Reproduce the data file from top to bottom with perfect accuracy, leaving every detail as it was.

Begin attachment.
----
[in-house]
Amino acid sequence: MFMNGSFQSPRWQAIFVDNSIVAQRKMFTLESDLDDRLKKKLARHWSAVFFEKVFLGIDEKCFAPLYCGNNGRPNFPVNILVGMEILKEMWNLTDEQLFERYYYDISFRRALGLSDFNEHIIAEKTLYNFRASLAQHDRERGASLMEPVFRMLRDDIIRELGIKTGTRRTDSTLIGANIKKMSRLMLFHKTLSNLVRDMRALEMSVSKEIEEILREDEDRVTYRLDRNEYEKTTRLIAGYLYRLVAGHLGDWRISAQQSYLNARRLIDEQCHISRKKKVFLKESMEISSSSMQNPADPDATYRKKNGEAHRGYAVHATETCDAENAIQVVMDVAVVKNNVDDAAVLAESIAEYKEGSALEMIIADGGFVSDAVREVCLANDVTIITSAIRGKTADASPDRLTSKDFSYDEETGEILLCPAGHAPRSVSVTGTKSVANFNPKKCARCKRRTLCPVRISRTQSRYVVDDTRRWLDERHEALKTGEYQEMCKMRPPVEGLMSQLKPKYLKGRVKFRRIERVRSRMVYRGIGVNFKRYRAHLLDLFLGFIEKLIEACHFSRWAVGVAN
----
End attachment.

[in-house]
Amino acid sequence: MFMNGSFQSPRWQAIFVDNSIVAQRKMFTLESDLDDRLKKKLARHWSAVFFEKVFLGIDEKCFAPLYCGNNGRPNFPVNILVGMEILKEMWNLTDEQLFERYYYDISFRRALGLSDFNEHIIAEKTLYNFRASLAQHDRERGASLMEPVFRMLRDDIIRELGIKTGTRRTDSTLIGANIKKMSRLMLFHKTLSNLVRDMRALEMSVSKEIEEILREDEDRVTYRLDRNEYEKTTRLIAGYLYRLVAGHLGDWRISAQQSYLNARRLIDEQCHISRKKKVFLKESMEISSSSMQNPADPDATYRKKNGEAHRGYAVHATETCDAENAIQVVMDVAVVKNNVDDAAVLAESIAEYKEGSALEMIIADGGFVSDAVREVCLANDVTIITSAIRGKTADASPDRLTSKDFSYDEETGEILLCPAGHAPRSVSVTGTKSVANFNPKKCARCKRRTLCPVRISRTQSRYVVDDTRRWLDERHEALKTGEYQEMCKMRPPVEGLMSQLKPKYLKGRVKFRRIERVRSRMVYRGIGVNFKRYRAHLLDLFLGFIEKLIEACHFSRWAVGVAN